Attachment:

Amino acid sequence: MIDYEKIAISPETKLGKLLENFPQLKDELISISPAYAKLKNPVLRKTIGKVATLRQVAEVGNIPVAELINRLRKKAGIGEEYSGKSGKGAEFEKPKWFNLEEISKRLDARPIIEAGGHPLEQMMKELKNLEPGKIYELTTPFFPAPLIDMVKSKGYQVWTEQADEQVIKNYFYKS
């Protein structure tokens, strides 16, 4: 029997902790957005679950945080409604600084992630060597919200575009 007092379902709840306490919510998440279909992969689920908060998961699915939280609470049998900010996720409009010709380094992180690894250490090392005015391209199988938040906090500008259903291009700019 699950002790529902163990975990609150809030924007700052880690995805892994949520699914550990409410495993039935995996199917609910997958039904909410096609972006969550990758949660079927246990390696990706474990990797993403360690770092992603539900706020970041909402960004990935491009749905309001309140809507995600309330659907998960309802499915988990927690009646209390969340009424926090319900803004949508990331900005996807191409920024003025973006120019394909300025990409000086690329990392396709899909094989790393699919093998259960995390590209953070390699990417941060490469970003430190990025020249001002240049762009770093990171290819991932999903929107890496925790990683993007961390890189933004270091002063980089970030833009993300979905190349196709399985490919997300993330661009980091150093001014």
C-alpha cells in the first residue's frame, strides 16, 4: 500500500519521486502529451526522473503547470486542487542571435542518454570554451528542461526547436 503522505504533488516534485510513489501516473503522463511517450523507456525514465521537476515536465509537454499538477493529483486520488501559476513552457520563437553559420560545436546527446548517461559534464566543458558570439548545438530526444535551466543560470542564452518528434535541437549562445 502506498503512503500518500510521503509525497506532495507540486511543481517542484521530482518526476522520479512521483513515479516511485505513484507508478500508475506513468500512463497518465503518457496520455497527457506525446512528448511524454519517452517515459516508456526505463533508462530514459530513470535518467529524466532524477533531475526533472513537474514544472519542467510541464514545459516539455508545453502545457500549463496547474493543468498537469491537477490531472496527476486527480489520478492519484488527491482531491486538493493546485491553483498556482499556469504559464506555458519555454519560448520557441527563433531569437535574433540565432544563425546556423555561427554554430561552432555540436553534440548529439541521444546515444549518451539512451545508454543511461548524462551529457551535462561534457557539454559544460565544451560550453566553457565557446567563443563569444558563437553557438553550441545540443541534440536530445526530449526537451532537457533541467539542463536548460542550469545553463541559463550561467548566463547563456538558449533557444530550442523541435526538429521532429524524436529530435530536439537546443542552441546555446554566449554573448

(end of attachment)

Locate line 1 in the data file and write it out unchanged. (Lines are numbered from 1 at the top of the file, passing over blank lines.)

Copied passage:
Amino acid sequence: MIDYEKIAISPETKLGKLLENFPQLKDELISISPAYAKLKNPVLRKTIGKVATLRQVAEVGNIPVAELINRLRKKAGIGEEYSGKSGKGAEFEKPKWFNLEEISKRLDARPIIEAGGHPLEQMMKELKNLEPGKIYELTTPFFPAPLIDMVKSKGYQVWTEQADEQVIKNYFYKS